In late June, the District of Columbia Court of Appeals Board on Professional Responsibility overruled and remanded a case to a lower court’s which previously ruled that American attorney Jinhee Kim Wilde’s South Korean felony conviction for theft was grounds for mandatory disbarment. Wilde was convicted of theft under the Korean Penal Law after the Incheon District Court in Incheon, South Korea determined that the American attorney stole $1000 from a passenger on a flight from the U.S. to South Korea. Upon discovering that the Maryland based and D.C. admitted attorney, Wilde, was convicted of the crime, the D.C. Bar Counsel sought and was granted an immediate suspension of Wilde’s license to practice before D.C. courts.
Under the District’s ethical rules, an attorney who is found to have committed a crime of “moral turpitude” is subject to mandatory disbarment. See D.C. Code § 11-2503(a). Moreover, there are some instances in which a finding of moral turpitude per se may be found. And in such circumstances disbarment is likewise mandatory. In general, crimes involving theft or fraud are thought to involve moral turpitude and do not need to be examined on merits by a tribunal before disbarment may be imposed. See In re Hallmark, 998 A.2d 284, 285 (D.C. 2010) (per curiam). Therefore, upon receiving a certified copy of the conviction, an ethics board will disbar an attorney who has been convicted of a crime involving moral turpitude as a matter of course.
Here, it was clear that Wilde was convicted of felony theft in South Korea. Nonetheless, the D.C. high court decided that the South Korean conviction could not serve as the basis for a finding of moral turpitude per se. But why? Isn’t theft in Korea just as shocking to the conscience as theft in America is? Not when due process cannot be verified, said the Court.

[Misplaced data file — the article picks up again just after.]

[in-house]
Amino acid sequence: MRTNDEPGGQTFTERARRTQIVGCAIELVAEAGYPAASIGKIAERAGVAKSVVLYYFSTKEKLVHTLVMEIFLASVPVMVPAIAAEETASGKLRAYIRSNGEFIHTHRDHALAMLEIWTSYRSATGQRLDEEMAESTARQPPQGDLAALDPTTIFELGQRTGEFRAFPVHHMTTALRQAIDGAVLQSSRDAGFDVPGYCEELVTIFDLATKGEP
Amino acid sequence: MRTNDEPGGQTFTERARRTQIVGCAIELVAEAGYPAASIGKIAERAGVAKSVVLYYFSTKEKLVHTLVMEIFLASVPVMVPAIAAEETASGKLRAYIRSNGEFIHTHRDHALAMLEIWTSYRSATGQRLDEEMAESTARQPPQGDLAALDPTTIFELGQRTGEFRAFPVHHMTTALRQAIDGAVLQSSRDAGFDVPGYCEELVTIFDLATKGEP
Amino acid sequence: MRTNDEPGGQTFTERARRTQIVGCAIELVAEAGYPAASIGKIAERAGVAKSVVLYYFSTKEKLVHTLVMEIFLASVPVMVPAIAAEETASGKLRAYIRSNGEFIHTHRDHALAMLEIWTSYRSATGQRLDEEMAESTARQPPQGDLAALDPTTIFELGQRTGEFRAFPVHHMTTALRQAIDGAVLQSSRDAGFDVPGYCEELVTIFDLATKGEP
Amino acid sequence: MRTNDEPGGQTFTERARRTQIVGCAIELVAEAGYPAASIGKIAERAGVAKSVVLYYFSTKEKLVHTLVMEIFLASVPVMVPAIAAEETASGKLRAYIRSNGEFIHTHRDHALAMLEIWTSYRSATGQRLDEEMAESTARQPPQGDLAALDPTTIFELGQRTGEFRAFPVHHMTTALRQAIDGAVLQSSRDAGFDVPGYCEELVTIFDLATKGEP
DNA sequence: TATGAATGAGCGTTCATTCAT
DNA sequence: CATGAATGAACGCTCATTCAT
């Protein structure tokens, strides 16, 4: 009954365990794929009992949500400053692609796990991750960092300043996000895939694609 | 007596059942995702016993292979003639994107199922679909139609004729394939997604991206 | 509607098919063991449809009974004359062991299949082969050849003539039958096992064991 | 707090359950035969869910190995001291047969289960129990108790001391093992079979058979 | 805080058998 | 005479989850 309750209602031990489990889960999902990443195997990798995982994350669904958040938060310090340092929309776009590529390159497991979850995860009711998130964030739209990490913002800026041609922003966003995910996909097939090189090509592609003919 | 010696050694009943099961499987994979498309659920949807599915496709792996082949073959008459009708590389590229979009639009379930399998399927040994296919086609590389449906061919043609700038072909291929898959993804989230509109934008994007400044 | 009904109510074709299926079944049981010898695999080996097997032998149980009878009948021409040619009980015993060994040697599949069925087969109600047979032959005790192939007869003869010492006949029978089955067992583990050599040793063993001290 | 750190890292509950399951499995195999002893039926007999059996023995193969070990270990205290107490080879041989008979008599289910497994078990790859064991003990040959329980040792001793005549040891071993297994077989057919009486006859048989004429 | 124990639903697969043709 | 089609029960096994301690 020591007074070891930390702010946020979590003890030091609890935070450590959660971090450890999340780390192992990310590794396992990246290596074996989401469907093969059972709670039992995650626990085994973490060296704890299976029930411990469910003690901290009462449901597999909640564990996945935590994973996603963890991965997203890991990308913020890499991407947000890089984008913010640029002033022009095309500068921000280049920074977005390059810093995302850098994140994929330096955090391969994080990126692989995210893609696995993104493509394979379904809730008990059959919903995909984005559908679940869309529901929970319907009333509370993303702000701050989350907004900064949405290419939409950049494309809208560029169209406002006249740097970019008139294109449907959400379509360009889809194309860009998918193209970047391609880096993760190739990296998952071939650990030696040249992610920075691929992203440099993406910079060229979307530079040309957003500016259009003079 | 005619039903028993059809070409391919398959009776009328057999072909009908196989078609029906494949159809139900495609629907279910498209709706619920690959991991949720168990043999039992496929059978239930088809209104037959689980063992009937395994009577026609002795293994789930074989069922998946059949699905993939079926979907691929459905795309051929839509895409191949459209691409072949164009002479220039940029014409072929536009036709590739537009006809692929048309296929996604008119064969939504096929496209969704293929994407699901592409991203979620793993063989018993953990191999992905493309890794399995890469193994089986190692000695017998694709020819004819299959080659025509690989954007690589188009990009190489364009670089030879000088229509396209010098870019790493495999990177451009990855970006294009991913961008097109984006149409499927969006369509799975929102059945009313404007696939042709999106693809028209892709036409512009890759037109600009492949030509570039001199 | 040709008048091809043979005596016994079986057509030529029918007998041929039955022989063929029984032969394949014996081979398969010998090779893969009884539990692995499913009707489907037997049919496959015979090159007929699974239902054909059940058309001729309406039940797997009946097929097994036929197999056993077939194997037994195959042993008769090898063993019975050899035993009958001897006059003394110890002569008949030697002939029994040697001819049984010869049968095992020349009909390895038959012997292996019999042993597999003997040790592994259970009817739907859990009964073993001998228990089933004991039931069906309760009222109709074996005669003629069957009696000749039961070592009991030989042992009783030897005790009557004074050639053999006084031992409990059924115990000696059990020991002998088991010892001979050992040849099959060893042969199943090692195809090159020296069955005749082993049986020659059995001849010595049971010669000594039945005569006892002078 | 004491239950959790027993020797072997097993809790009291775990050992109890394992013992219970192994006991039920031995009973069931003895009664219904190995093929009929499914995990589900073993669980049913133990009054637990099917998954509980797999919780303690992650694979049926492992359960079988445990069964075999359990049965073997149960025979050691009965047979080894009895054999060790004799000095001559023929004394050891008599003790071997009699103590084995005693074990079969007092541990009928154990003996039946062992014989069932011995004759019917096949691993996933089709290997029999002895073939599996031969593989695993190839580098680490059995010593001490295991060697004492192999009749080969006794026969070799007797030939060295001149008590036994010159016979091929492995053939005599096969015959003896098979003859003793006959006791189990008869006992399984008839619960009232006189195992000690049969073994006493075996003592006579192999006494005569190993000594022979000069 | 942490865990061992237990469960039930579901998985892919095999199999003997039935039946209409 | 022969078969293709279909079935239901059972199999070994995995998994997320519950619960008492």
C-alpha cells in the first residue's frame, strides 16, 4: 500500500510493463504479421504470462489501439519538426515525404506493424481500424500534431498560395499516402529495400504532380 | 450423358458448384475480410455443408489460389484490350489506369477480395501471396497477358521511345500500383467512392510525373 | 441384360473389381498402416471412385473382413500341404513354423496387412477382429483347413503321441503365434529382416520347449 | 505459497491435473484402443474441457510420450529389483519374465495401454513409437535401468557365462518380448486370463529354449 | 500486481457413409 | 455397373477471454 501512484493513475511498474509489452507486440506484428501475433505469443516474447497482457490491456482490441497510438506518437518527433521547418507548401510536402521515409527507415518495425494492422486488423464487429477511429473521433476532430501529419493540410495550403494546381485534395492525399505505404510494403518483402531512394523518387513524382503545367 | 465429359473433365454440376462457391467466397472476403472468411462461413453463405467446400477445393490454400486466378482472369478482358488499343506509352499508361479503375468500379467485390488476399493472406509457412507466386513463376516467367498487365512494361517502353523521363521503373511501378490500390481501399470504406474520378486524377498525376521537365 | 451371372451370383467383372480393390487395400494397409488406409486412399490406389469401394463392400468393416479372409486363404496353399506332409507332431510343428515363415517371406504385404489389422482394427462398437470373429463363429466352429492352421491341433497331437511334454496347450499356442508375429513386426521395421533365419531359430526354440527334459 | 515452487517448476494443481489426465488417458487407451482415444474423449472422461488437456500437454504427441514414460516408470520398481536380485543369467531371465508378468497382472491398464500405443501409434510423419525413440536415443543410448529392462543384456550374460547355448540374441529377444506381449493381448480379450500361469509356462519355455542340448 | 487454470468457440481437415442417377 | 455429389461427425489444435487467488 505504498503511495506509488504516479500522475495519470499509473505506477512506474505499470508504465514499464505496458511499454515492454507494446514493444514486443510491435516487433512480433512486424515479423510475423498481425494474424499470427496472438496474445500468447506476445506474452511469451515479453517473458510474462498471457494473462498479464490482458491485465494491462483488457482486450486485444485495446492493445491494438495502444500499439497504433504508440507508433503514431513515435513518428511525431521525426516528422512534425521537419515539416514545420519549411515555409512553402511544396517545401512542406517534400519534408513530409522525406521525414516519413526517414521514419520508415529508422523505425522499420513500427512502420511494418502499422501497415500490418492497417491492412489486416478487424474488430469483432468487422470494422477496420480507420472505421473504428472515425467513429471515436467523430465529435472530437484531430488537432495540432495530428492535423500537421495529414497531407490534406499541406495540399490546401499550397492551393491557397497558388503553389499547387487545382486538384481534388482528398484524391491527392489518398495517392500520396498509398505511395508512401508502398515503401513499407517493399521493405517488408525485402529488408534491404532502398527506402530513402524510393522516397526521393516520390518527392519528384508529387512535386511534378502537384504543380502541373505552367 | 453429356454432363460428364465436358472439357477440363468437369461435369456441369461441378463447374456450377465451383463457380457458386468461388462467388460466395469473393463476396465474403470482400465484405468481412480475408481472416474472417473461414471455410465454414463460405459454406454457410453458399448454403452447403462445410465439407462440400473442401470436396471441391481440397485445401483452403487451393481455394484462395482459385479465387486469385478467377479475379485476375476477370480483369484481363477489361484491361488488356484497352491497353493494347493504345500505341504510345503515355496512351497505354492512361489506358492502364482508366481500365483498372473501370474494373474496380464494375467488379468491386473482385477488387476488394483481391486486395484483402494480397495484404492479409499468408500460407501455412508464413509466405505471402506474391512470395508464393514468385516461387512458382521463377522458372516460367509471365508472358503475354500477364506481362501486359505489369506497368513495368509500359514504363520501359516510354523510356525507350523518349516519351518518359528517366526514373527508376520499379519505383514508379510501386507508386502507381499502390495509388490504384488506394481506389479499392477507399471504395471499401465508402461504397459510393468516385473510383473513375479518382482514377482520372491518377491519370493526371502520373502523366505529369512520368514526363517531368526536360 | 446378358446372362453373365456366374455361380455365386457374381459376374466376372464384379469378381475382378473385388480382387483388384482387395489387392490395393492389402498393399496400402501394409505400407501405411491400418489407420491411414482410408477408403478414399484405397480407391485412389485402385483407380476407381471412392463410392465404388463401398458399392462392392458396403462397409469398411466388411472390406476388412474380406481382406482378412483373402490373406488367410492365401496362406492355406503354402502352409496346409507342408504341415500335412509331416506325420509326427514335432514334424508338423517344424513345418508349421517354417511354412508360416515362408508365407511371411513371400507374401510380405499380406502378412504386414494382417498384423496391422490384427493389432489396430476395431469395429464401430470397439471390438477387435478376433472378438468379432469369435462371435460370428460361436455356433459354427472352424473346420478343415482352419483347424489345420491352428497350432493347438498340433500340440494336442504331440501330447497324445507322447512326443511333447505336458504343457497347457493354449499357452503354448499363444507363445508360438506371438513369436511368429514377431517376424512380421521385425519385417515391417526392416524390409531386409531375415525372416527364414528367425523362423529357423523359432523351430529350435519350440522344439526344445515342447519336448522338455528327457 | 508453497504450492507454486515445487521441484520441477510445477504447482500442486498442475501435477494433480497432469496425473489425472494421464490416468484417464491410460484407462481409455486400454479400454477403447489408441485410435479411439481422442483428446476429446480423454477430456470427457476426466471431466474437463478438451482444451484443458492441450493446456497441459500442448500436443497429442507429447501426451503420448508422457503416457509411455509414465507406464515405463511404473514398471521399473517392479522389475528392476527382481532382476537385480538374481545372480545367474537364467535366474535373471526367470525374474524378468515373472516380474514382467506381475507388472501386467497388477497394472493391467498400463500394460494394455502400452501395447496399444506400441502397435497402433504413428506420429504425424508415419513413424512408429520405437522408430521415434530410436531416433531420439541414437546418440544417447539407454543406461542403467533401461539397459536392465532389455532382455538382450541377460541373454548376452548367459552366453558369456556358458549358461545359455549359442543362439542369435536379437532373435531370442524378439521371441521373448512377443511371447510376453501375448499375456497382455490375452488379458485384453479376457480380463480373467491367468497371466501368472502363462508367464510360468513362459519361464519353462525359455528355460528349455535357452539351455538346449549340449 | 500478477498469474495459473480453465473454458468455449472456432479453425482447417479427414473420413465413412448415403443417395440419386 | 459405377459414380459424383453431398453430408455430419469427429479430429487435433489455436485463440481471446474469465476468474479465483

In the D.C. court’s opinion, a foreign country’s judicial processes are inherently “suspect.” And, where it comes to bear that a domestic court cannot ensure that the fundamental American notions of fairness and due process have been observed in a foreign court, there can be no finding of moral turpitude per se. The Court cited foreign penal codes that make it a crime punishable by up to three years in prison to commit an act of vandalism to support its position that foreign justice systems are untrustworthy . See, e.g., Singapore Vandalism Act, ch. 108, §§ 2, 3, III Statutes of Republic of Singapore, pp. 257-58 (cited in Small v. United States, 544 U.S. 385, 390 (2005)).
In any event, the Court decided that statutory construction deprived them of jurisdiction over the matter. In support of its submission to the Court, the D.C. Bar Counsel cited language from the ethical rules to assert that the South Korean conviction could be validly considered before the D.C. court. The D.C. Ethics Code provides that “[i]f an attorney is found guilty of a [serious] crime or pleads guilty or nolo contendere to a criminal charge in a court outside the District of Columbia,” then “the Court shall enter an order immediately suspending the attorney.” Construing “a court outside the District of Columbia” to include foreign courts, the Bar Counsel argued that the initial suspension and pending moral turpitude per se proceedings were justified. However, the Court declined to include foreign courts within the meaning of the language. See In re Wilde, No. 10–BG–1351, 2013 WL 3064590, at *6 (D.C. Cir. June 20, 2013).